Coyote Song and Swallow Trail Loop

Relaxed stroll among enchanting rock formations in rolling meadows.

Hiking Easy

Distance
3.4 km
Ascent
60 m
Descent
60 m
Duration
0-1 hrs
Low Point
1.8 km
High Point
1.8 km
Gradient
VIEW ON MAP
Coyote Song and Swallow Trail Loop Map

Description

South Valley is a natural getaway hidden in plain sight near Littleton. It’s tucked behind the Hogback, an elongate hill west of town. Within the valley are gently rolling meadows punctuated by large stone spires and fins. The reddish sandstone is, in fact, of the same layer that makes the cliffs at Red Rocks just to the north. In South Valley, the formations are not as grand, but they're still enchanting in their own way. The scenery of spires, patches of forest, surrounding meadows, and sweeping hillsides feels a world away from the city, even though it’s not far at all.

A network of well-maintained trails weaves through this landscape, part of South Valley Park. Coyote Song is a local favorite trail. It’s a wide dirt path with a gentle gradient, good for casual walking and bike riding. There are two trailheads, a north and south, that begin from separate park entrances.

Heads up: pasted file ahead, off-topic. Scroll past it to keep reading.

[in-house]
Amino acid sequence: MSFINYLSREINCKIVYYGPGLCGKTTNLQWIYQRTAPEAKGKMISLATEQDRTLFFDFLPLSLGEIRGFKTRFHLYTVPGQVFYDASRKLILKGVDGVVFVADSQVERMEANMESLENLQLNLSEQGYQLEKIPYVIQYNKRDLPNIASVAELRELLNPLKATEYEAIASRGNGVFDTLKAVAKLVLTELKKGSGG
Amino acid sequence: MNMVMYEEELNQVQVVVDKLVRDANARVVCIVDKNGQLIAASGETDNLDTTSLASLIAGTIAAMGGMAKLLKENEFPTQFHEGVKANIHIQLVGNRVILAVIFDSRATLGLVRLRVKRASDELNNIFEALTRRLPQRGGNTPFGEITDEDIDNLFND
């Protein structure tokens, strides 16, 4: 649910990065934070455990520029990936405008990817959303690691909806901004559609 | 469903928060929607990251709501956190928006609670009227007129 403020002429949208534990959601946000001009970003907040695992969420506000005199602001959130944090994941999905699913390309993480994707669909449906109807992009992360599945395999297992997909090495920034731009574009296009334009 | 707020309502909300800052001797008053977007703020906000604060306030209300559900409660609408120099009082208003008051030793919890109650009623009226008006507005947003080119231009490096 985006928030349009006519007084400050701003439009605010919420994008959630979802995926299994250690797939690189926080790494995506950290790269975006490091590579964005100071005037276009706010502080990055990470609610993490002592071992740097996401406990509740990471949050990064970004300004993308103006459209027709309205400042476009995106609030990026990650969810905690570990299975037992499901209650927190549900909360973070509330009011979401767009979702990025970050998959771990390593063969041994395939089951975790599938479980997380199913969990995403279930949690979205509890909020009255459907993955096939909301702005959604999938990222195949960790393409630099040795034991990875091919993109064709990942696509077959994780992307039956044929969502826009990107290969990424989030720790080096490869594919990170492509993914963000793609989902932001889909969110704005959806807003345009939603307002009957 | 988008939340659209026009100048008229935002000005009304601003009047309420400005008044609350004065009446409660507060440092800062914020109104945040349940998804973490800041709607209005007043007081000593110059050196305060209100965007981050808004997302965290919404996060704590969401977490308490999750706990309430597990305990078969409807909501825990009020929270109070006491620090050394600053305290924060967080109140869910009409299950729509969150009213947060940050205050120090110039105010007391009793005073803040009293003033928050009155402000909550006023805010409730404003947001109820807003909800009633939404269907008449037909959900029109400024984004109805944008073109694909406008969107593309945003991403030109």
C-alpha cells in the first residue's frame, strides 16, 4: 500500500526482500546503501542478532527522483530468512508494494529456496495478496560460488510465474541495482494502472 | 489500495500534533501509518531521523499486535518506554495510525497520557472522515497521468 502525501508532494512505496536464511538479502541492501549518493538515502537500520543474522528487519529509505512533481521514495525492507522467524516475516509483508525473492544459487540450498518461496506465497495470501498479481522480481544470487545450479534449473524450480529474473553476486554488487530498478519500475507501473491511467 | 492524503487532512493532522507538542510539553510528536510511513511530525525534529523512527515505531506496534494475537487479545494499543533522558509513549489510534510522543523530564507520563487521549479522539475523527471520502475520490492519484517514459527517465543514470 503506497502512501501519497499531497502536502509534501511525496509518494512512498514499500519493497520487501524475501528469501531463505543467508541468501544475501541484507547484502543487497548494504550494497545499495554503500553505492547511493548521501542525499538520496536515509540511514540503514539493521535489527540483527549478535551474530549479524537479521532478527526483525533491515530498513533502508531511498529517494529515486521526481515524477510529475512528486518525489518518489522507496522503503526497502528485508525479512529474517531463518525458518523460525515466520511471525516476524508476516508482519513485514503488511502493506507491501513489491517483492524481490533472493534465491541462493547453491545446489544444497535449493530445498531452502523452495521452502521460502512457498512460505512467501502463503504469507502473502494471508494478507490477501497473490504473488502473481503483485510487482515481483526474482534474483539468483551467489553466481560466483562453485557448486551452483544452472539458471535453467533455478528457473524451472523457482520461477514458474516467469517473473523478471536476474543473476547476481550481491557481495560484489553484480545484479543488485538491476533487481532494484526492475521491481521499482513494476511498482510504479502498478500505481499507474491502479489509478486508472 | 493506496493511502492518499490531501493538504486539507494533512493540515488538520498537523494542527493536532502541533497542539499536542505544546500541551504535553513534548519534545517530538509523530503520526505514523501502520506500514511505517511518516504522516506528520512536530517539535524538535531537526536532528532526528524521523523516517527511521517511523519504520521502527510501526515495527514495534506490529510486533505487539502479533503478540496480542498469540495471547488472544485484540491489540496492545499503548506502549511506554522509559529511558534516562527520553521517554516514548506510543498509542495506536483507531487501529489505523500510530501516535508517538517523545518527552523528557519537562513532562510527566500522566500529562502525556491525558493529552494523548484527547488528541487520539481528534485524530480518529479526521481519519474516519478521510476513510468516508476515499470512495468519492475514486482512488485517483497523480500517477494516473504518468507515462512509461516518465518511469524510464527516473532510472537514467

The loop mapped here links Coyote Song with the hiker-only Swallow Trail, beginning at the North Trailhead, but you could do either one as an out and back instead, and you can start from either trailhead. For a longer hike, you can link with Grazing Elk Loop or Lyons Back and Columbine Trail. One great thing about South Valley Park is the multiple access points and trail combinations to choose from. Another great thing is the convenience to town. It’s the perfect place to unwind and enjoy nature after work, whether with family, friends, the dog, or just by yourself.

Sources: https://www.jeffco.us/1431/South-Valley-Park https://dayhikesneardenver.com/south-valley-park-ken-caryl/ https://www.jeffco.us/DocumentCenter/View/9384/South-Valley-Park-Map

Difficulty

Easy

Walking along a well-kept trail that’s mostly flat. No obstacles are present.

Low Exposure

1 out of 4

The path is on completely flat land and potential injury is limited to falling over.

Remoteness

1 out of 4

Close to help in case of emergency.

Best time to visit

January, February, March, April, May, June, July, August, September, October, November, December

Features

  • Wildlife
  • Picturesque
  • Dog friendly
  • Wild flowers
  • Family friendly

Similar routes nearby

Guidebooks in this area